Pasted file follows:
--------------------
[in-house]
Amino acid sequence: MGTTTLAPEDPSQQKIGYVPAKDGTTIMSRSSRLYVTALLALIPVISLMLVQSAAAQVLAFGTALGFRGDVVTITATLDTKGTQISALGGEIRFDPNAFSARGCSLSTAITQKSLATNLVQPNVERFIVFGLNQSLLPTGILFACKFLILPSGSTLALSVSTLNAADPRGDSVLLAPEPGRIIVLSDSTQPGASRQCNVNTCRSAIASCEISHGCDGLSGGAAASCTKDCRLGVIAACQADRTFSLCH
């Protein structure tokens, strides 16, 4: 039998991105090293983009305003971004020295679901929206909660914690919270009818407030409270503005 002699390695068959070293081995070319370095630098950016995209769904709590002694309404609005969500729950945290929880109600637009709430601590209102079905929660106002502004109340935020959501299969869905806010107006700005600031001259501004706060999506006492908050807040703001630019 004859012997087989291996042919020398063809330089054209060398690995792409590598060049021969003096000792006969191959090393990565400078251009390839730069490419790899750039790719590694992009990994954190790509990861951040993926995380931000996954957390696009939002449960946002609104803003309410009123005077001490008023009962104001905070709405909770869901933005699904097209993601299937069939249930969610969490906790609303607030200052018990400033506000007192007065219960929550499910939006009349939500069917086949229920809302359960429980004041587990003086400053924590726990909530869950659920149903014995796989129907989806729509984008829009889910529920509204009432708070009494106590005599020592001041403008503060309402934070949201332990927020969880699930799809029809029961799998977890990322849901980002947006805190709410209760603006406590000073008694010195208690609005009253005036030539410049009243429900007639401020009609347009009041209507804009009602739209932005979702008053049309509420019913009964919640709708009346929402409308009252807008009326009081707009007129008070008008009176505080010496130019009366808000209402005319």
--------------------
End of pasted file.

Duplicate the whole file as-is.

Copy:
[in-house]
Amino acid sequence: MGTTTLAPEDPSQQKIGYVPAKDGTTIMSRSSRLYVTALLALIPVISLMLVQSAAAQVLAFGTALGFRGDVVTITATLDTKGTQISALGGEIRFDPNAFSARGCSLSTAITQKSLATNLVQPNVERFIVFGLNQSLLPTGILFACKFLILPSGSTLALSVSTLNAADPRGDSVLLAPEPGRIIVLSDSTQPGASRQCNVNTCRSAIASCEISHGCDGLSGGAAASCTKDCRLGVIAACQADRTFSLCH
């Protein structure tokens, strides 16, 4: 039998991105090293983009305003971004020295679901929206909660914690919270009818407030409270503005 002699390695068959070293081995070319370095630098950016995209769904709590002694309404609005969500729950945290929880109600637009709430601590209102079905929660106002502004109340935020959501299969869905806010107006700005600031001259501004706060999506006492908050807040703001630019 004859012997087989291996042919020398063809330089054209060398690995792409590598060049021969003096000792006969191959090393990565400078251009390839730069490419790899750039790719590694992009990994954190790509990861951040993926995380931000996954957390696009939002449960946002609104803003309410009123005077001490008023009962104001905070709405909770869901933005699904097209993601299937069939249930969610969490906790609303607030200052018990400033506000007192007065219960929550499910939006009349939500069917086949229920809302359960429980004041587990003086400053924590726990909530869950659920149903014995796989129907989806729509984008829009889910529920509204009432708070009494106590005599020592001041403008503060309402934070949201332990927020969880699930799809029809029961799998977890990322849901980002947006805190709410209760603006406590000073008694010195208690609005009253005036030539410049009243429900007639401020009609347009009041209507804009009602739209932005979702008053049309509420019913009964919640709708009346929402409308009252807008009326009081707009007129008070008008009176505080010496130019009366808000209402005319």